British Airways on Friday retired its Boeing 747 jumbo jets, hastening s withdrawal of the ageing plane after the coronavirus pandemic crushed demand for air travel and carriers began switching to greener jets.

BA parent group IAG, which was already phasing out the iconic aircraft by 2024, said in a statement that the entire fleet had been retired "with immediate effect" owing to "the downturn in travel caused by the COVID-19 global pandemic".

The airline will operate more flights on modern fuel-efficient aircraft such as Airbus A350s and Boeing 787s, as it seeks to both slash costs and achieve net-zero carbon emissions by 2050.

The carrier has 31 Boeing jumbos, more than any other airline, while the dwindling number of airlines continuing to fly the 747 include Air India, Korean Air and Lufthansa.

In Australia meanwhile, Qantas on Friday carried out a farewell flight for its last remaining 747.

"This is not how we wanted or expected to have to say goodbye to our incredible fleet of 747 aircraft. It is a heart-breaking decision to have to make," said BA Chief Executive Alex Cruz.

"We have committed to making our fleet more environmentally friendly as we look to reduce the size of our business to reflect the impact of the COVID-19 pandemic on aviation. As painful as it is, this is the most logical thing for us to propose."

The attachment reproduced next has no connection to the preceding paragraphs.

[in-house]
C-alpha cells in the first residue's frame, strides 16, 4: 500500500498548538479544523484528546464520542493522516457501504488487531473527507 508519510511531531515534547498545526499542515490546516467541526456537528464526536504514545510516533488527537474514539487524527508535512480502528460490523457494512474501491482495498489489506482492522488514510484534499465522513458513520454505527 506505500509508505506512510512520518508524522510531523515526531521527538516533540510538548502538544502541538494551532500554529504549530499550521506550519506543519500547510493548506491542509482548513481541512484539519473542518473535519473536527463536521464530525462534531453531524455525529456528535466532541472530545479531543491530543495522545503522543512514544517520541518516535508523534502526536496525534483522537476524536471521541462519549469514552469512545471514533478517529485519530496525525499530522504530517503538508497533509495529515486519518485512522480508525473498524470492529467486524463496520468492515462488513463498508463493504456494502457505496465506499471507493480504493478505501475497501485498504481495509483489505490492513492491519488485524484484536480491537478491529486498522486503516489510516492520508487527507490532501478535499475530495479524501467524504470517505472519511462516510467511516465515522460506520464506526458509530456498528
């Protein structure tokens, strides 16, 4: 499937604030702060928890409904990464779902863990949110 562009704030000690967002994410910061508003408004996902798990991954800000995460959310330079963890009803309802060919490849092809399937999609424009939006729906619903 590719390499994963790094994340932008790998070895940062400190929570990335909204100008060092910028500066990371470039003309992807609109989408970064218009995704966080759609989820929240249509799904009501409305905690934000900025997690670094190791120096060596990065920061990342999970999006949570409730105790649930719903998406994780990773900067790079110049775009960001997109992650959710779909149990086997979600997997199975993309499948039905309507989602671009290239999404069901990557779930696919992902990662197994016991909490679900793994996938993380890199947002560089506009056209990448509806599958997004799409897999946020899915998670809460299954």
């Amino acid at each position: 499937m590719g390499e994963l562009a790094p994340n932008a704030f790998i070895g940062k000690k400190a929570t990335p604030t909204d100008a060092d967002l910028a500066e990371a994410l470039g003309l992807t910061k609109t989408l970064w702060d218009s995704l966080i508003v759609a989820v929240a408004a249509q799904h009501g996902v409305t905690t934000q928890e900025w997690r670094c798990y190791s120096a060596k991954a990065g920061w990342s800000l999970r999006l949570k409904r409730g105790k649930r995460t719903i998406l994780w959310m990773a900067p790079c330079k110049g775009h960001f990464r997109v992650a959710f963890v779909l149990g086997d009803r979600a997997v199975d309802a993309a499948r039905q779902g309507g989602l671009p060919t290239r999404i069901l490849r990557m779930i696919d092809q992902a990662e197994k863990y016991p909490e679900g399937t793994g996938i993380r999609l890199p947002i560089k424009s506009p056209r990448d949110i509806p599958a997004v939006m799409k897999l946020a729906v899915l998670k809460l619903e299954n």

US aerospace titan Boeing launched the 747 in 1970, with the 400-seater jet dominating international air travel and cargo over the following decades.

"It's the end of an era for the queen of the skies," independent aviation analyst John Strickland told AFP on Friday.

Production of the A380 superjumbo ceases next year -- a decision taken by European planemaker Airbus before the pandemic struck.

The 747 Jumbo Jet was launched by Boeing in 1970, and dominated international air travel and cargo over the next decades
The 747 Jumbo Jet was launched by Boeing in 1970, and dominated international air travel and cargo over the next decades AFP / BEN STANSALL

"The virus certainly expedited" BA's retirement of the 747, Strickland said, noting that the airline had already decommissioned almost half of its fleet that once stood at 57 aircraft.

But COVID-19 hastened BA's latest move, with the virus battering the air transport sector and decimating demand, sparking bailouts and tens of thousands of job cuts at airlines.

COVID-19 has killed nearly 600,000 people, according to an AFP tally.

The United States is the worst-hit country with 138,360 deaths.

"The global air market is... in tatters, not least the US market," Strickland said.

British Airways is shedding 12,000 staff, while Boeing has confirmed 16,000 layoffs.

American Airlines has announced 45,000 job losses and Lufthansa -- which received a nine-billion-euro state bailout -- has removed 22,000 posts.

The pandemic is pushing the aviation sector to more quickly embrace modern fuel-efficient aircraft which help carriers save precious cash and survive, according to London-based aviation analyst Alex Macheras.

"Airlines concluded just weeks into the pandemic that larger and inefficient aircraft would hinder any efforts to break even," Macheras told AFP.

He said older aircraft had "too many empty seats to fill and too much fuel required, or in some cases like the 747 -- both".

Macheras added: "Newer, lighter, smaller, and more economically and environmentally efficient aircraft such as the Airbus A350 are key to airlines adapting to fit the 'new normal' -- and we are seeing these replacement decisions taking place at airlines around the world."